Added wither roses, cornflowers and lilies of the valley.
Flowers can now be used to craft suspicious stew.
18w47b The texture of the poppy has now been changed.
18w48a Flowers now generate in and around plains villages.
19w03a Placing a flower into the new composter has a 50% chance of raising the compost level by 1.
19w05a Flowers now have a 65% chance of increasing the compost level in a composter by 1.
1.14.4 Pre-Release 1 Crafting a suspicious stew with a poppy now gives the player night vision instead of speed.
1.15 19w34a Flowers can now be used to breed bees.
Bees can now pollinate flowers.
Pocket Edition Alpha
Pre-release Added dandelions and roses. The rose was going to be identical to Java’s, but it was replaced with cyan texture because of hardware issues.
0.4.0 Added dye recipe for dandelions.
0.5.0 Added names to items, giving the cyan flower the official name of Rose.
0.8.0 build 5 The position of flowers is now randomized.
0.9.0 build 1 Added new flowers: blue orchids, alliums, azure bluets, tulips (red, orange, white, pink), oxeye daisies, sunflowers, lilacs, rose bushes and peonies.
The cyan flower has now been replaced with the poppy.
build 3 Added dye recipes for all flowers.
0.13.0 build 1 The flowers created using bone meal now depend on the biome.
Dandelions can now be used to breed tamed rabbits.
0.14.0 build 1 Using bone meal on a double flower spawns another of that flower as an item.
build 3 Hit boxes of flowers no longer occupy the entire block.
? Flowers can now occupy the same space as snow layers.
0.15.0 build 2 The rose bush and peony textures have now been changed, ported from the Legacy Console Edition.
Pocket Edition
1.1.0 alpha Flowers now generate in woodland mansions.
Due to MCPE-21049, dandelions are now no longer craftable, except in the Classic UI.
Bedrock Edition
1.2.0 beta The dye recipe for dandelions has now been re-added, except in the Classic UI.
Oxeye daisies can now be used to apply patterns to banners.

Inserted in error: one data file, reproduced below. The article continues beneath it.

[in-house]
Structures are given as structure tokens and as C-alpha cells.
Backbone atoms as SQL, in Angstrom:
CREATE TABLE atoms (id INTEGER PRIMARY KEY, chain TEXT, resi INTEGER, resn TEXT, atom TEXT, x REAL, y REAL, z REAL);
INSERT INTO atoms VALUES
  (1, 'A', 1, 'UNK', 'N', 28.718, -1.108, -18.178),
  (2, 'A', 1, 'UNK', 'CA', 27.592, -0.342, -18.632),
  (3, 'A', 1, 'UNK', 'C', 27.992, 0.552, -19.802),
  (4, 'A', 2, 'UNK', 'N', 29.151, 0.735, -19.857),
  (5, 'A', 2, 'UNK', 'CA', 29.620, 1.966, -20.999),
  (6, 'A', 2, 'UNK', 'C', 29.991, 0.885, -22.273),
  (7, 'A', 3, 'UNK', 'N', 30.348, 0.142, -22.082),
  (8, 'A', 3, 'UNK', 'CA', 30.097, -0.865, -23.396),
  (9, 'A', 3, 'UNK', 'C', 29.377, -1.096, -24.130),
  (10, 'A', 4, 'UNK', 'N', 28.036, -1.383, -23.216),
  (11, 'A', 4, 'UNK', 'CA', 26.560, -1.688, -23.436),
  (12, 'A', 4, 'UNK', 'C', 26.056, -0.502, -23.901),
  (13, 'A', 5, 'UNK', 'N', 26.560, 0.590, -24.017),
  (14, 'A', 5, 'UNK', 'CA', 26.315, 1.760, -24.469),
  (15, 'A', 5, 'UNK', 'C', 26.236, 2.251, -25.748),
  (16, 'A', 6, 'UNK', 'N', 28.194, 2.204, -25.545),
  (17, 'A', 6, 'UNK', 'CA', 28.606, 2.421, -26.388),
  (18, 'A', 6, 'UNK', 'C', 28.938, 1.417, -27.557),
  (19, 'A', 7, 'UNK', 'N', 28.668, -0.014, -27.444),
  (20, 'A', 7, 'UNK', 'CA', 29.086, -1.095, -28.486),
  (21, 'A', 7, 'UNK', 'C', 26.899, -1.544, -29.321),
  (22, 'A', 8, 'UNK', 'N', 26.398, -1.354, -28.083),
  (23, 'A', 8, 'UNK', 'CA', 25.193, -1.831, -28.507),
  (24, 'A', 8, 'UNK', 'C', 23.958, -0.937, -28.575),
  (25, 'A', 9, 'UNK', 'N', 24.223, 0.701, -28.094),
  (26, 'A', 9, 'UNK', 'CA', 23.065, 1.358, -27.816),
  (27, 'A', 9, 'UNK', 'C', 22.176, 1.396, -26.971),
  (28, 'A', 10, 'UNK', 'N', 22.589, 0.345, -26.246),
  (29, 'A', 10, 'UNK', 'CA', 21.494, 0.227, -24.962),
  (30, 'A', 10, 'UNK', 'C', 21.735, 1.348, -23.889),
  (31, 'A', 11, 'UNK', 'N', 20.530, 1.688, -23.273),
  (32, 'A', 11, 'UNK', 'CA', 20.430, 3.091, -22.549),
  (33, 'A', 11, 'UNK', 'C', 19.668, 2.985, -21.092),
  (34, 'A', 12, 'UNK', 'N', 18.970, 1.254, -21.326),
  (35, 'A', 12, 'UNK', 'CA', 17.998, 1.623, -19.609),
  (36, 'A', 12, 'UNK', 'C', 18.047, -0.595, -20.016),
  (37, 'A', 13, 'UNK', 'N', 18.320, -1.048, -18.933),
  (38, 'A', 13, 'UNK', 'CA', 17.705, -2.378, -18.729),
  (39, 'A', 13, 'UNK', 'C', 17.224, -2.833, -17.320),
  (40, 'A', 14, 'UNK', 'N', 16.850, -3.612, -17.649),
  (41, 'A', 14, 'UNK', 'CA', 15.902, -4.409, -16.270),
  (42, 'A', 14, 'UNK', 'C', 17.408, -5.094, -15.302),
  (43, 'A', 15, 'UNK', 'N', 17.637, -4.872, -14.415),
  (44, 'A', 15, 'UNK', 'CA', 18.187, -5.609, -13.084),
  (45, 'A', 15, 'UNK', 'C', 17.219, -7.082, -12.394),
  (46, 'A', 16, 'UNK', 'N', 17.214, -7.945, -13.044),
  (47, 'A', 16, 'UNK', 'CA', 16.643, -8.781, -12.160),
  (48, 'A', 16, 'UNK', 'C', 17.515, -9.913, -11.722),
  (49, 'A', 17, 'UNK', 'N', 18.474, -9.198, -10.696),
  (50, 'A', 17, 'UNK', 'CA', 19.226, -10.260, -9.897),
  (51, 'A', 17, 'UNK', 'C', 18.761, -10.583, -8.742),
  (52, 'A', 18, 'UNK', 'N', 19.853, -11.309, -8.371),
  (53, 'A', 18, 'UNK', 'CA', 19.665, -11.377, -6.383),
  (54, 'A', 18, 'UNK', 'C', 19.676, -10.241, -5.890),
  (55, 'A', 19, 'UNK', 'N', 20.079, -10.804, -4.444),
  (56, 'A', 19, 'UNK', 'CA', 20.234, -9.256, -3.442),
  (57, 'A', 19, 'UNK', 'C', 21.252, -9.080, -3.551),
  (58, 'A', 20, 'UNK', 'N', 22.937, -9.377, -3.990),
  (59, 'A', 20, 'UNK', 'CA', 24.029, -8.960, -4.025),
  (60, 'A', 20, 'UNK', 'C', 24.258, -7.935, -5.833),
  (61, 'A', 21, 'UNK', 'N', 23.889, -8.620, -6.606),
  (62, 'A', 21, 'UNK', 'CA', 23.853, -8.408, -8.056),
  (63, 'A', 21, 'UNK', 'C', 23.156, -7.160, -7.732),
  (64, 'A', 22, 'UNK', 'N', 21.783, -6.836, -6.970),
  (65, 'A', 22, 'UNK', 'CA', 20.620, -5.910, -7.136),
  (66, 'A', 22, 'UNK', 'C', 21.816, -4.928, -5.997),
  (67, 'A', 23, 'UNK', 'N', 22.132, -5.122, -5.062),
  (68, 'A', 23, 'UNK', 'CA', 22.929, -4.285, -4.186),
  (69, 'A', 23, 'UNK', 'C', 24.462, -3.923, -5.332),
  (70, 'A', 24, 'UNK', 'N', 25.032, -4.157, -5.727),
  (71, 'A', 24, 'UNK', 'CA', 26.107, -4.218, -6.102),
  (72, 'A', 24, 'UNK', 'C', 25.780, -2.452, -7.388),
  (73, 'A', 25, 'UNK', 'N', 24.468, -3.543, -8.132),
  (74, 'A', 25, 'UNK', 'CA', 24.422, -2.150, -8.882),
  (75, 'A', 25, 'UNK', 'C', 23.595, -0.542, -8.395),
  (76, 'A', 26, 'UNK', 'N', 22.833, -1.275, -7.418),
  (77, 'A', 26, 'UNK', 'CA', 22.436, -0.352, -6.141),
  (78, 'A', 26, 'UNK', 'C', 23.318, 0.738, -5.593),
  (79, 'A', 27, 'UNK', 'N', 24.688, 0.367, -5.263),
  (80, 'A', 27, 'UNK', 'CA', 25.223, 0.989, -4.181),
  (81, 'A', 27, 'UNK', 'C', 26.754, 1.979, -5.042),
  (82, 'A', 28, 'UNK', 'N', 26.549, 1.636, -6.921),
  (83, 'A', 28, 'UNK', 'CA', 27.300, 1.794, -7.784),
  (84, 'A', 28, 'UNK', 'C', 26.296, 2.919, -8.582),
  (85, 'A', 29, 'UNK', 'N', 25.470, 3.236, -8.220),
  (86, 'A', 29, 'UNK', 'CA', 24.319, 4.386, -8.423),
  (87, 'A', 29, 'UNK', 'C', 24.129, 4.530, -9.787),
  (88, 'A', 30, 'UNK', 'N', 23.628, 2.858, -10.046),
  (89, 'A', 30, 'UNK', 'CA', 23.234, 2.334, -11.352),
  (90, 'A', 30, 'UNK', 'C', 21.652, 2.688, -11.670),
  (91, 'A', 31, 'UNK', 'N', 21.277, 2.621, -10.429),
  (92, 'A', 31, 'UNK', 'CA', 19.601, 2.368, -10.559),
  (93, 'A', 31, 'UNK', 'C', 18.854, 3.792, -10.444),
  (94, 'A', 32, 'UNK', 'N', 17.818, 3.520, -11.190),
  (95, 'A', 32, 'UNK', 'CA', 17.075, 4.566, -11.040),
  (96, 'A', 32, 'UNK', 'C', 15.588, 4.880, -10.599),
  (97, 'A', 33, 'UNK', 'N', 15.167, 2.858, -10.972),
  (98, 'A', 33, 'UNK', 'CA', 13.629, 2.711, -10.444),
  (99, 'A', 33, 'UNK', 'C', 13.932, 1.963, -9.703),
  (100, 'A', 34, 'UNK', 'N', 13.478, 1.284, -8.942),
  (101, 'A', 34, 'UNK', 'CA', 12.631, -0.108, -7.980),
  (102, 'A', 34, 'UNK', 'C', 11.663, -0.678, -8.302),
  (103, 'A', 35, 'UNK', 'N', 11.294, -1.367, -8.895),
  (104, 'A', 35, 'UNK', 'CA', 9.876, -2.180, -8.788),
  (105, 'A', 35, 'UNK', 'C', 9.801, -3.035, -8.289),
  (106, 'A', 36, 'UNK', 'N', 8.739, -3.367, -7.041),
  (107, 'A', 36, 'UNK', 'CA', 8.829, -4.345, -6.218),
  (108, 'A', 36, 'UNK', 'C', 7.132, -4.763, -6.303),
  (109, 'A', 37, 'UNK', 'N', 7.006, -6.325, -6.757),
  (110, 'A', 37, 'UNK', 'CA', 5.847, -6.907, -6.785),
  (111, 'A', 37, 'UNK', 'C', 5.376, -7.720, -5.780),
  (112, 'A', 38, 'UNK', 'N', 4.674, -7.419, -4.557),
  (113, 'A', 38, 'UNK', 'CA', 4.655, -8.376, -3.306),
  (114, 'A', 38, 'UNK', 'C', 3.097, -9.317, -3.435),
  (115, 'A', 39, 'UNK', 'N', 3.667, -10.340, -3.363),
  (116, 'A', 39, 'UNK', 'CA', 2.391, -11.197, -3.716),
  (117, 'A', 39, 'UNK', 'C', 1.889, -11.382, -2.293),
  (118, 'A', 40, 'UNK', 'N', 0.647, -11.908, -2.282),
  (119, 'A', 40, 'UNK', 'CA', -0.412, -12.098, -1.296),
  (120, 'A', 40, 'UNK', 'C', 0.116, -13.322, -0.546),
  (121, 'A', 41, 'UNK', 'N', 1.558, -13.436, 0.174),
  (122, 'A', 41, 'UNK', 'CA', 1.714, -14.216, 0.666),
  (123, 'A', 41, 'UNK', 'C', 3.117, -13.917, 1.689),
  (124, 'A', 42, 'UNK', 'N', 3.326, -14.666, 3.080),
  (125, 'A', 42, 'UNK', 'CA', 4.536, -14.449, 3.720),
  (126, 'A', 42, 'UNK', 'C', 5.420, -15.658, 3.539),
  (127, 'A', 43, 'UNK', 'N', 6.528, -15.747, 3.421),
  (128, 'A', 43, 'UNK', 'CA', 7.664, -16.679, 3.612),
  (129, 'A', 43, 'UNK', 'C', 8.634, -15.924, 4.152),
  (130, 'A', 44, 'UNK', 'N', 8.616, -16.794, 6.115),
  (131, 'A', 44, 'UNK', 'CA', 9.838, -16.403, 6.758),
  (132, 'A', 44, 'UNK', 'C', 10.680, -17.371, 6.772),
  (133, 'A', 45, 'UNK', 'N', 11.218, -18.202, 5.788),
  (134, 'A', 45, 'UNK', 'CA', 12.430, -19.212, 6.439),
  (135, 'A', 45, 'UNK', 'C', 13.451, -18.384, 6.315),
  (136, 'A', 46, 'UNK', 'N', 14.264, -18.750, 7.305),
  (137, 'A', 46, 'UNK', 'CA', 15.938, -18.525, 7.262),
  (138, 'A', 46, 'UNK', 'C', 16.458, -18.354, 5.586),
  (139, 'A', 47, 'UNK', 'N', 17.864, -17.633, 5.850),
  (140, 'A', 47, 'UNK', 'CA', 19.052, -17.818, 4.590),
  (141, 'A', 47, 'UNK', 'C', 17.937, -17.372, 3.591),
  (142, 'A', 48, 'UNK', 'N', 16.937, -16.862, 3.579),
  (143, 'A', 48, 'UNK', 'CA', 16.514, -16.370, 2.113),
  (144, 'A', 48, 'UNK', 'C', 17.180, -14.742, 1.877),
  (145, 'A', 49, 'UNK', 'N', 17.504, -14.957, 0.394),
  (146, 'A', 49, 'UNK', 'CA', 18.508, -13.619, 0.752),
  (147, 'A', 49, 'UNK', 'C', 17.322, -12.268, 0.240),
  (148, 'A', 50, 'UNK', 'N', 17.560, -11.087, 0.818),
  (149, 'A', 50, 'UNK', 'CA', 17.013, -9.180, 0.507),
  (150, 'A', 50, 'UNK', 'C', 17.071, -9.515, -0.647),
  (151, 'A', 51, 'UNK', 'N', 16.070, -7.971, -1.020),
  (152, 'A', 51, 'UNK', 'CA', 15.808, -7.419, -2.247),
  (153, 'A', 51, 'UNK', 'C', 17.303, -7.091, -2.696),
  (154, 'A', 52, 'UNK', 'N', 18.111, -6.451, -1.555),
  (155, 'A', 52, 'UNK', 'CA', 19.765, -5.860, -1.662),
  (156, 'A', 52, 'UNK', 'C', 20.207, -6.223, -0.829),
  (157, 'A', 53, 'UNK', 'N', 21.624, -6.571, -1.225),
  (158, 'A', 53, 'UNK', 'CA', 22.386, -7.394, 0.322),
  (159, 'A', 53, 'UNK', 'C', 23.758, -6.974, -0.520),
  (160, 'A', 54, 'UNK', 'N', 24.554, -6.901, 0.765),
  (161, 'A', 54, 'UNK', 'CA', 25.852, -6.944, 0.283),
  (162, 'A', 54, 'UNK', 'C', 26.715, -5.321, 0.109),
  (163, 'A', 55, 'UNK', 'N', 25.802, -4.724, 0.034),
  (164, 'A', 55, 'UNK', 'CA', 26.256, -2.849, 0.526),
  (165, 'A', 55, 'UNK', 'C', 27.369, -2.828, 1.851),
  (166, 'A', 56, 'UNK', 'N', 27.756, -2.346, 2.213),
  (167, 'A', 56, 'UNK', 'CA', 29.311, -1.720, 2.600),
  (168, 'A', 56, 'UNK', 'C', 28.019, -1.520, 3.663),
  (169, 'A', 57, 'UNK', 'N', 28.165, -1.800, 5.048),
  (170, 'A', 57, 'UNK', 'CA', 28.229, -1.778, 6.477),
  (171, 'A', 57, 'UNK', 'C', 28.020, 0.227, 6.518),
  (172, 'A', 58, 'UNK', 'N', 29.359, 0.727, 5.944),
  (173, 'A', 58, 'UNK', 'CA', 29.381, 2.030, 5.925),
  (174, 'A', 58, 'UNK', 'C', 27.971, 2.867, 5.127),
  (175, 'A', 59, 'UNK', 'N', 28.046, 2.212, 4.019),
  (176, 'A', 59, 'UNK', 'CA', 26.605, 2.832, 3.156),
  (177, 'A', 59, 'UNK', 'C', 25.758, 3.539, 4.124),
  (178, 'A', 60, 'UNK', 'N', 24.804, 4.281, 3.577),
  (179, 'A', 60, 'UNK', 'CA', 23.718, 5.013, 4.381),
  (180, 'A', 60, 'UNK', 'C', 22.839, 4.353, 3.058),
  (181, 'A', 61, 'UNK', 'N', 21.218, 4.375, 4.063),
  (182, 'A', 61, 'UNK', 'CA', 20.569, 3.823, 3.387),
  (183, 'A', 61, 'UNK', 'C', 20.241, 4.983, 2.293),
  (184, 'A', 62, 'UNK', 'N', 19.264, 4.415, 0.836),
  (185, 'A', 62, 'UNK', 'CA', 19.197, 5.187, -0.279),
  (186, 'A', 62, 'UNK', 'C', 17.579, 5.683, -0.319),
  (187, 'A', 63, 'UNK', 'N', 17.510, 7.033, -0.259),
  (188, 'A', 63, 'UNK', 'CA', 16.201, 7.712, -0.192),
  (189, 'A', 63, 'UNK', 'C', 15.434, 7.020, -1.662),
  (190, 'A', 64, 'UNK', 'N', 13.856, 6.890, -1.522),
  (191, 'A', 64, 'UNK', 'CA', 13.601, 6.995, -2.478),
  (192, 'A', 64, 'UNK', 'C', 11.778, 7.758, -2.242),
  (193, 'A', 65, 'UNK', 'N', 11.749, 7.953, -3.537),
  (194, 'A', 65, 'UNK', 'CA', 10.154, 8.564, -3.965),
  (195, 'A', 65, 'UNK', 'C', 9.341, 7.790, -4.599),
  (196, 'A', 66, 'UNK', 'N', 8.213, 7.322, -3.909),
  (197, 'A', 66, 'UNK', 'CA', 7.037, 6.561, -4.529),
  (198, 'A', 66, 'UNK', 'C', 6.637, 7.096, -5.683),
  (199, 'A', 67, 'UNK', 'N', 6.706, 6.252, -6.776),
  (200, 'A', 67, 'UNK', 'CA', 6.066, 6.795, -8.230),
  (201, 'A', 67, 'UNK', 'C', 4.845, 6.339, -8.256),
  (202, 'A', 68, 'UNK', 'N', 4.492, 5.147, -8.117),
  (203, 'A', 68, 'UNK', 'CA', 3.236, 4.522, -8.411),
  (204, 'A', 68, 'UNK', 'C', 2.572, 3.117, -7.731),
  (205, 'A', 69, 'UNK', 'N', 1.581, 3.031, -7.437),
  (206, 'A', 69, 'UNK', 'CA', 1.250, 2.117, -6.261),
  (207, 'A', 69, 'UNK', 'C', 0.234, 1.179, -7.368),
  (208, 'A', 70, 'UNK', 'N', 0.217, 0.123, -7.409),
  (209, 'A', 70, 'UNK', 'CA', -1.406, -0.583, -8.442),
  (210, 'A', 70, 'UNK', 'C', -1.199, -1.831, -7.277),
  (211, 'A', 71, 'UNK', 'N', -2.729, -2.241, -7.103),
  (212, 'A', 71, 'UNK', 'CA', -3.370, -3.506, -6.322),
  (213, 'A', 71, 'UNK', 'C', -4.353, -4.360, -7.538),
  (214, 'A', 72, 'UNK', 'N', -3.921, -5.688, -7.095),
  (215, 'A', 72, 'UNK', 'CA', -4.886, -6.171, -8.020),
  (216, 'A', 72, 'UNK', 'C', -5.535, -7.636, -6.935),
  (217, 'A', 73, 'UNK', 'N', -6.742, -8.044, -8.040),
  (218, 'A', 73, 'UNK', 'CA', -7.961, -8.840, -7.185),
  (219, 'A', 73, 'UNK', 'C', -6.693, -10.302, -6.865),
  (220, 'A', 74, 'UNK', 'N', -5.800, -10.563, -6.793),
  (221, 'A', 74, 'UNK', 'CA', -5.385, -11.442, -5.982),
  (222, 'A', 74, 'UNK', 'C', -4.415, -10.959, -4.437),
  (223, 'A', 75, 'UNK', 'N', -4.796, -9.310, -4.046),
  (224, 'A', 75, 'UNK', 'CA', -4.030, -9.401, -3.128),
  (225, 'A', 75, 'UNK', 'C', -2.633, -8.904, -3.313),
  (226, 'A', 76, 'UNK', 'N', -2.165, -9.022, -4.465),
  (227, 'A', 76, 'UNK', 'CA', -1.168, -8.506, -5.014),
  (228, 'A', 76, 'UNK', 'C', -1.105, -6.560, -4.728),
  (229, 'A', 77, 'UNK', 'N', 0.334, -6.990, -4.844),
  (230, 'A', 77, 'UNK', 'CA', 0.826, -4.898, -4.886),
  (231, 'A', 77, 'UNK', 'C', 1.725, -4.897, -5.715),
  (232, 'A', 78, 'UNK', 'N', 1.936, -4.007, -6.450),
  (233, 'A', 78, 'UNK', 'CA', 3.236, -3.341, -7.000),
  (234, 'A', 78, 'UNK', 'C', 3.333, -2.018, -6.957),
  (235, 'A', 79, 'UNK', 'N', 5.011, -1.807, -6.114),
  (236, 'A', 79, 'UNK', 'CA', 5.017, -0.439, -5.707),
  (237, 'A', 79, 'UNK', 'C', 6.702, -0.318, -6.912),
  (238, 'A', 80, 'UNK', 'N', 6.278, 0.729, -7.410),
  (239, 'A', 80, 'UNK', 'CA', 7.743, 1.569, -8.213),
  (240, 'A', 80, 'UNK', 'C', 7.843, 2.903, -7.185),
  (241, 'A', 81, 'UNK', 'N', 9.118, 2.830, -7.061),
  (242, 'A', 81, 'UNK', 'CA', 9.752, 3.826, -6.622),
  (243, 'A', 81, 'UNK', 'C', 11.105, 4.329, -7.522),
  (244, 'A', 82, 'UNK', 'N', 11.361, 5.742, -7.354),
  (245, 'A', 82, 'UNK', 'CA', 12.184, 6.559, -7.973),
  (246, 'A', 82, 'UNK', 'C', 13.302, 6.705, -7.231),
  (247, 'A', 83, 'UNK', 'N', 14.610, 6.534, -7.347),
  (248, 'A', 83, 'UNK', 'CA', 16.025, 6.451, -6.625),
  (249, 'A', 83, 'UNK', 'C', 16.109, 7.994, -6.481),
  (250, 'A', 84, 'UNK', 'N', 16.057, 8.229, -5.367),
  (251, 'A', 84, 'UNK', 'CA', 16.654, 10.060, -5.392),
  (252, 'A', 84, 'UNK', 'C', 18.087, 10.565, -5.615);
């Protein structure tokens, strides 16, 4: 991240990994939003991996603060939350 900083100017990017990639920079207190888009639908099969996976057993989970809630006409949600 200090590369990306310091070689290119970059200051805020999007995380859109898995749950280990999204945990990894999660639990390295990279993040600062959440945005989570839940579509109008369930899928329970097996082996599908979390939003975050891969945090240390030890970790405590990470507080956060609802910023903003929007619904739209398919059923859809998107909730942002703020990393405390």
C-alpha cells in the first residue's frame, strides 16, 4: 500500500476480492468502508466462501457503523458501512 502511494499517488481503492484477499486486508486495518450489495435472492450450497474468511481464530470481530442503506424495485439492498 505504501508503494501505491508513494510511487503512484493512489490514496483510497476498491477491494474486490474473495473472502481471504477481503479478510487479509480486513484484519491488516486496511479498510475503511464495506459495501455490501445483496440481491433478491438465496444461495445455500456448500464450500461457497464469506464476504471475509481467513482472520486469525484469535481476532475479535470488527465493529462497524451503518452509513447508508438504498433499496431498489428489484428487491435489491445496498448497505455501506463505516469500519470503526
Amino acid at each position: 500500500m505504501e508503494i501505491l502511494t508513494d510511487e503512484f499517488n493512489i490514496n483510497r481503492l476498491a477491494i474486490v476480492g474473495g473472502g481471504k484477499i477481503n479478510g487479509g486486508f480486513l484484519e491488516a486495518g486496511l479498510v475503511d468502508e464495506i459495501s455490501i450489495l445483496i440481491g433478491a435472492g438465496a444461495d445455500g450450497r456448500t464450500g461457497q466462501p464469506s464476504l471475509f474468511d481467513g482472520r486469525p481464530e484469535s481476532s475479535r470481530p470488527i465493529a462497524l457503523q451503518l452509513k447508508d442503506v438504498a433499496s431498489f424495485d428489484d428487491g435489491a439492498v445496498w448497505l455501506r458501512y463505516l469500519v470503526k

1.9.0 beta Added cornflowers and lilies of the valley.
1.10.0 beta The textures of dandelions, poppies, blue orchids, alliums, azure bluets, red tulips, orange tulips, white tulips, pink tulips, oxeye daisies, sunflowers, lilacs, rose bushes and peonies have now been changed.
An oxeye daisy is now used to craft flower charge banner pattern.
Various one block flowers now generate in new villages.
Flowers, including two block flowers, are sold by the new wandering trader.
1.11.0 beta Flowers can be used to fill composter.
1.13.0 beta Applying bone meal to any 1-block flower now creates flowers of the same type. Previously, it would only create dandelions and poppies.
beta Added the wither rose.
Flowers can now be used to make suspicious stew.
1.14.0 beta Flowers can now be used to breed bees.
Bees can now pollinate flowers.
Legacy Console Edition
TU1 CU1 1.00 Patch 1 Added yellow flowers and roses.
TU25 CU14 1.17 The rose texture has now been changed to poppy texture. Although, the name hasn’t changed.
TU31 CU19 1.22 Patch 3 Added new flowers.
Roses have now been renamed to poppies.
TU36 CU25 1.28 Patch 7 The rose bush and peony textures have now been changed from to .
1.88 Added cornflowers and lilies of the valley.
1.90 The textures of dandelions, poppies, blue orchids, alliums, azure bluets, red tulips, orange tulips, white tulips, pink tulips, oxeye daisies, sunflowers, lilacs, rose bushes and peonies have now been changed.
New Nintendo 3DS Edition
0.1.0 Added flowers.
Education Edition
1.0 Added flowers.
1.12 The textures of dandelions, poppies, blue orchids, alliums, azure bluets, red tulips, orange tulips, white tulips, pink tulips, oxeye daisies, sunflowers, lilacs, rose bushes and peonies have now been changed.


Issues relating to “Flower” are maintained on the bug tracker. Report issues there.


  • Due to the nature of the flower generation algorithm, it is possible (but relatively rare) to find naturally-generated flowers and grass in lava, caverns or abandoned mineshafts. Also, it is possible to find flowers and wheat seeds dropped as an item on the ground naturally, due to failure to generate on an acceptable block.
  • Peonies were used at Jeb’s wedding.
  • Rose bushes do not apply damage when walked through, despite roses having thorns.
  • Allium is a genus composed of bulb vegetables such as onions, garlic, and related vegetables, which have large, pink inflorescences resembling that of the flower item.
  • Despite being called “White Tulip”, the white tulip is used to make light gray dye.


  • Patches of flowers in a plains biome.

  • A rose found growing near lava.

  • A flower generated in mid-air, with a few flowers on sand close by.

  • The original single-block design of the peony that was never publicly released in-game and has since been removed.

  • The removed texture “paeonia” close up.

  • Flowers in a flower forest.

  • Sunflower naturally generated in a sunflower plains.

  • A patch of blue orchids that grew deep underground in a pitch-black cave.



View at: Template:Blocks/content